* I also leave workman’s loops (loose) so I can later pull wire. I know I differ from tradition here but no one’s ever had a complaint and I’ve had lots of compliments when customers later run wires or replace equipment.
I’d also check to see all ends are sealed in exposed areas and tell the boat electrician you’re going to look for proper sealed terminals everywhere. If you bring these points up, I’m sure you’ll be taken seriously.
One last thing: Nigel Calder’s Boat Electrician’s Handbook is IT! Buy it and you’ll understand everything. It’s written very clearly and has great diagrams and pictures. Best wishes!

Monday, November 2, 2009

How To Make A Waterproofed, Strong Screw Hole

The best way to make a waterproof hole for strong attachment is:
1) Completely paint correctly-sized hardwood with barrier coat epoxy or barrier coat epoxy paint system (Must use prep and primer!).
2) Drill rough screw holes (Push hard & fast and pull out with as little rotation as possible.), 1/16″ oversized from max. screw thread diameter.
3) Fill holes carefully down a side, making sure to leave an air escape hole, with a structural epoxy paste. While chopped fiber is strongest, it will trap air and so is not recommended here. WestSystem 406, with 422 for barrier coat is ideal. Add 20% 422 first to get a waterproof mix and then 406 until it's about the consistency of whipped cream. Slowly plunge a straw into it, pinch the straw to hold the epoxy in, carry over to the hole and blow to deposit the epoxy at the bottom, then tamp it with the straw. At no stage in this process do you suck epoxy into the straw! That is very dangerous, on a number of levels!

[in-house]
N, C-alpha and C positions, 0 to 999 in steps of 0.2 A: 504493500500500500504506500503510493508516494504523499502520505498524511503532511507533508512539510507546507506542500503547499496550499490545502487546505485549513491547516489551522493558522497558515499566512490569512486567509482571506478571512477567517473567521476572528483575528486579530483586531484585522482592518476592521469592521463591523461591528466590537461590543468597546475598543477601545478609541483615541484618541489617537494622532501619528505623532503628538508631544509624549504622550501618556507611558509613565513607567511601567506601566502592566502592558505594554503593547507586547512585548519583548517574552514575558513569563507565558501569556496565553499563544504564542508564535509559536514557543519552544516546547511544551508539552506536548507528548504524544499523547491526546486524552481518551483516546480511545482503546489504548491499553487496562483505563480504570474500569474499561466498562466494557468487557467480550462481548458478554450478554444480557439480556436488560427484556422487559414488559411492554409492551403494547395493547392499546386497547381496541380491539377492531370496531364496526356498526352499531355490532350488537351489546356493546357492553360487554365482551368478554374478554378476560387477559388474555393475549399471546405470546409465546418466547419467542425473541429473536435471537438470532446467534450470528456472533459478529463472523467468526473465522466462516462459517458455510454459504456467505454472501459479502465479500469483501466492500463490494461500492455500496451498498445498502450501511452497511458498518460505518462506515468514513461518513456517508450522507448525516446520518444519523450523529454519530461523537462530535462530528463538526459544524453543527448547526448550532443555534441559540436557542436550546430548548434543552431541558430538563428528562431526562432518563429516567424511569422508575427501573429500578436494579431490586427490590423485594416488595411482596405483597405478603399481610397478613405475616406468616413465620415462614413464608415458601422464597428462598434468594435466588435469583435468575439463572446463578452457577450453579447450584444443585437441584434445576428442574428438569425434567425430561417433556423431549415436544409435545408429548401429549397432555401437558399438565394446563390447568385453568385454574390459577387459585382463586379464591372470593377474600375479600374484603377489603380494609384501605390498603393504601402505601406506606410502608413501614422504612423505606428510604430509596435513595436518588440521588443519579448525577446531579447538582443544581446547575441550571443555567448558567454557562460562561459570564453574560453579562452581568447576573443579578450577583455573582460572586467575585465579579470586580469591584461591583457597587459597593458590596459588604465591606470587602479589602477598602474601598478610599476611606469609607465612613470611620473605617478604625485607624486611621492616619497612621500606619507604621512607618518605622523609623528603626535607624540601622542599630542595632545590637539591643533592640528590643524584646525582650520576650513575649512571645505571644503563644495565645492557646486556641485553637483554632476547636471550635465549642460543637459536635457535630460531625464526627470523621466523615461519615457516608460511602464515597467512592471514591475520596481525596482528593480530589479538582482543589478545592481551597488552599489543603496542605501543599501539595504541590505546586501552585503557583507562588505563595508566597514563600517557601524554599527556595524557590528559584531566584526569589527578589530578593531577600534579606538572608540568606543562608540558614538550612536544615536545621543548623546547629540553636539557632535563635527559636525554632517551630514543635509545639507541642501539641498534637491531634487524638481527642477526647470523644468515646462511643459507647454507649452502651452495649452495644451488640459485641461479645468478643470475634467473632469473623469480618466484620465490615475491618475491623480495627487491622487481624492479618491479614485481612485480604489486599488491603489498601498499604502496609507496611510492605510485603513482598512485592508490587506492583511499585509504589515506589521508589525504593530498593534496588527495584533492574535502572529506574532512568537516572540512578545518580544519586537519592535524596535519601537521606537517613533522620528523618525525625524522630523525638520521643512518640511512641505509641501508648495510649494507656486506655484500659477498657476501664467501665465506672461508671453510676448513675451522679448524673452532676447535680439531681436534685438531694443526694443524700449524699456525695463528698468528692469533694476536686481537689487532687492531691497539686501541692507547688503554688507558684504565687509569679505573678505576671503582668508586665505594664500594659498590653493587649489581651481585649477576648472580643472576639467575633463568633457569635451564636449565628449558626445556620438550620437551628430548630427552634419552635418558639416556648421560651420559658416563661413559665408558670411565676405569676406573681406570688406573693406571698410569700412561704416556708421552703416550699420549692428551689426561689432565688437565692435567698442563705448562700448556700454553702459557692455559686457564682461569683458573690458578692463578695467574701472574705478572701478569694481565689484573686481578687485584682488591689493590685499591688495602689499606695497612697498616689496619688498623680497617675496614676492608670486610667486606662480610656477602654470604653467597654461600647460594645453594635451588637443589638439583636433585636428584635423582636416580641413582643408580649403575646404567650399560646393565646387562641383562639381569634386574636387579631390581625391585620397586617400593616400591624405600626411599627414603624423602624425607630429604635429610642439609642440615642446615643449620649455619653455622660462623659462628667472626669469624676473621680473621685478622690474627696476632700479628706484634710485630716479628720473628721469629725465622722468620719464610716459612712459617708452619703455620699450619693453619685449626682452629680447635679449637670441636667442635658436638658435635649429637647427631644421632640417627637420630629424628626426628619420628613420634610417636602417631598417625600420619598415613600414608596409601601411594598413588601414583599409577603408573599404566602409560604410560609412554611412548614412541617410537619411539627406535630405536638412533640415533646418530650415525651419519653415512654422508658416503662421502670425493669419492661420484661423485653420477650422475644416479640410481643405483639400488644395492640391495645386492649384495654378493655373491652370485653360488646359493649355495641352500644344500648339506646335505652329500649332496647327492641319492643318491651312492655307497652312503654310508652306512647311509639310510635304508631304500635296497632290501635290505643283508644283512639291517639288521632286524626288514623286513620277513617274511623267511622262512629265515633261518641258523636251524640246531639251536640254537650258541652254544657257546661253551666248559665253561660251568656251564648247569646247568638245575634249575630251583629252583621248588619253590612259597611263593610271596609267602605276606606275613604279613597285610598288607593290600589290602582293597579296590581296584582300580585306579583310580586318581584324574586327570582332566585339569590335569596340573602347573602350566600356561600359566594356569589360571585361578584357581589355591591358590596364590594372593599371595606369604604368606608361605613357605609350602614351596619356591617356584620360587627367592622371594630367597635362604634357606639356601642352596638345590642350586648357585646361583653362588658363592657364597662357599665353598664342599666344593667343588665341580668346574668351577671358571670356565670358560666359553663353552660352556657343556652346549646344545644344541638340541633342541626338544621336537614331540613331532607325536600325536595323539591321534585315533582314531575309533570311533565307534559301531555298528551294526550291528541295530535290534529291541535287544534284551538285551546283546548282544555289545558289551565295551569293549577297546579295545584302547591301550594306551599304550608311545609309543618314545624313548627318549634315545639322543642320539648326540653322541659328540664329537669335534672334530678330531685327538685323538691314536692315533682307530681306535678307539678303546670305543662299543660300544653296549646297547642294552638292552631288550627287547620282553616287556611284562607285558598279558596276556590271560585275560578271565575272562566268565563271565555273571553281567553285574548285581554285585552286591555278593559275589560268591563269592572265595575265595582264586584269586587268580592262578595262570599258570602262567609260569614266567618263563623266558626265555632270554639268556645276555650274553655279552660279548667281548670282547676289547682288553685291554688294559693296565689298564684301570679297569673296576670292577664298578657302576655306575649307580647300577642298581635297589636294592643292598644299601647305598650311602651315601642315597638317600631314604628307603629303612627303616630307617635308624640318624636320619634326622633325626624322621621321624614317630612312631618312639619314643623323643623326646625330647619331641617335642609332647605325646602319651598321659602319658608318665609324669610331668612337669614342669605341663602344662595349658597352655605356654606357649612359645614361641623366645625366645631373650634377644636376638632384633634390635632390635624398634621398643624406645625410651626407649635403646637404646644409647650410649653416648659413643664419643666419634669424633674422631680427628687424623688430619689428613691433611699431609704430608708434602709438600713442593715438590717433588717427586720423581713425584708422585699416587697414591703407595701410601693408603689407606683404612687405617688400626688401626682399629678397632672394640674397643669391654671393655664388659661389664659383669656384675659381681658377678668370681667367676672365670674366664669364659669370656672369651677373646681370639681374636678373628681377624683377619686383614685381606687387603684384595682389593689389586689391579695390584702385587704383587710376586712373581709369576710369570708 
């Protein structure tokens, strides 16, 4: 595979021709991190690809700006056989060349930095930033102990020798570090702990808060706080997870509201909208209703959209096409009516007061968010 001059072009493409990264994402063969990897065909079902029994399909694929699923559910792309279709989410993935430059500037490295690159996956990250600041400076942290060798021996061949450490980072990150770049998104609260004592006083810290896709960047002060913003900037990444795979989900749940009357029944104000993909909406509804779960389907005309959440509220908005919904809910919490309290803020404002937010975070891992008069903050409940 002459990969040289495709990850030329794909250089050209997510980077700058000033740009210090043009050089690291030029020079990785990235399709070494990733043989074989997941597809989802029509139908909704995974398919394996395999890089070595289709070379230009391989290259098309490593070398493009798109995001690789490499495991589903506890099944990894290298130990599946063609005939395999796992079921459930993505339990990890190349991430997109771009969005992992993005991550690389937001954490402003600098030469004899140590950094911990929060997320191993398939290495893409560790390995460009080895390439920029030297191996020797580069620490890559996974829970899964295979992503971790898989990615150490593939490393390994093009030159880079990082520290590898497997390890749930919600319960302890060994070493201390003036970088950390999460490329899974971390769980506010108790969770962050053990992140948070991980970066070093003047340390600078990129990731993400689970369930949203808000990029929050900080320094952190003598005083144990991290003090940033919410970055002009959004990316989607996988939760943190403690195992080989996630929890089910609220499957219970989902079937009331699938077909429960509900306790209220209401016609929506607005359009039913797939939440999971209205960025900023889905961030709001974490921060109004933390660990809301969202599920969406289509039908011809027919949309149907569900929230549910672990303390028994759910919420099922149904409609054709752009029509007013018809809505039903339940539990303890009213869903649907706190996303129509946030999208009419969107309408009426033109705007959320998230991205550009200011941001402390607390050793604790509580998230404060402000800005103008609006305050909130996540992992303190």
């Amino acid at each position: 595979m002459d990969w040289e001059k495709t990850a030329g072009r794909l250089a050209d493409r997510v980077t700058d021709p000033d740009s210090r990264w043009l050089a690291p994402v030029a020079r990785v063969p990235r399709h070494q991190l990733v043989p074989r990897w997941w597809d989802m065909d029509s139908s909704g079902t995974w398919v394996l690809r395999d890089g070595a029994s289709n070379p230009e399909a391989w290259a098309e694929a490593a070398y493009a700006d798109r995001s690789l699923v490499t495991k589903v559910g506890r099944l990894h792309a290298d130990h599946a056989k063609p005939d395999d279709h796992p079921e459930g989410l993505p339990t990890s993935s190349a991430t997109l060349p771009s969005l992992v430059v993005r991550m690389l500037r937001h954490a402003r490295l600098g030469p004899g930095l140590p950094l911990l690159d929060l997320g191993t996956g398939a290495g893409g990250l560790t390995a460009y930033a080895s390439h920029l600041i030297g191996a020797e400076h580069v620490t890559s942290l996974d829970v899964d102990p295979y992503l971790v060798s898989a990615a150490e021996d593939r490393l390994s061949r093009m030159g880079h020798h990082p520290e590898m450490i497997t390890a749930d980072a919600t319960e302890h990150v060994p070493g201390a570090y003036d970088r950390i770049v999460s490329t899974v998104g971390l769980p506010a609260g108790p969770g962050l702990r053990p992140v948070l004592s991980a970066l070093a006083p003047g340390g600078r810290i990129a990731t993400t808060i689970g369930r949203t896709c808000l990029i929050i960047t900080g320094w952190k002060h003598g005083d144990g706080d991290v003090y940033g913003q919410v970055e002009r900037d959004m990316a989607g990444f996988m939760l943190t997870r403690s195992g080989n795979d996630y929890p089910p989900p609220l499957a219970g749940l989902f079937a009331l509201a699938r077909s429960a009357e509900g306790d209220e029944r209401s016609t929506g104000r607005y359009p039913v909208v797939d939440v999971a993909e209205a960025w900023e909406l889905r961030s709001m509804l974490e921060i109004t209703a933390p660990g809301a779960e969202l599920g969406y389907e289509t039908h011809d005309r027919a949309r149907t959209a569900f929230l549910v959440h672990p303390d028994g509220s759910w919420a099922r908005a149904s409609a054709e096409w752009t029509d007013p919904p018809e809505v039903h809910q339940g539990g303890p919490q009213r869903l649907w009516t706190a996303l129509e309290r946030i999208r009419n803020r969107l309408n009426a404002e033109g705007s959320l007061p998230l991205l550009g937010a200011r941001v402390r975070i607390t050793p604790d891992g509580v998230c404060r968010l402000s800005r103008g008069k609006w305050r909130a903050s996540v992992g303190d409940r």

4) Screw carefully by hand with screw coated in grease – (Including the underside of the head!), making sure the tip is not sticking, wipe off excess and leave screw in place until epoxy sets. Try this on a test piece first.
You’ve got a waterproof, amazingly strong screw hole, custom-threaded! When you seat the screw permanently, use a lock washer: You’ve turned your screw into a bolt.
The important bit to remember here is not any oil property of wood but the roughness of the hole, as well as the hardness and strength of the wood. Almost any hard wood is just fine, as long as it’s not brittle and many are much cheaper than teak. No matter what wood or other material is used, it must be truly waterproofed. Many materials appear impermeable and aren’t, over time. Screw holes are the most obvious places for rot but any surfaces that rub are also suspect, so make sure everything’s fastened properly and watch out for later mountings: I prefer to stick, rather than screw workman’s loops, mounting plates, etc.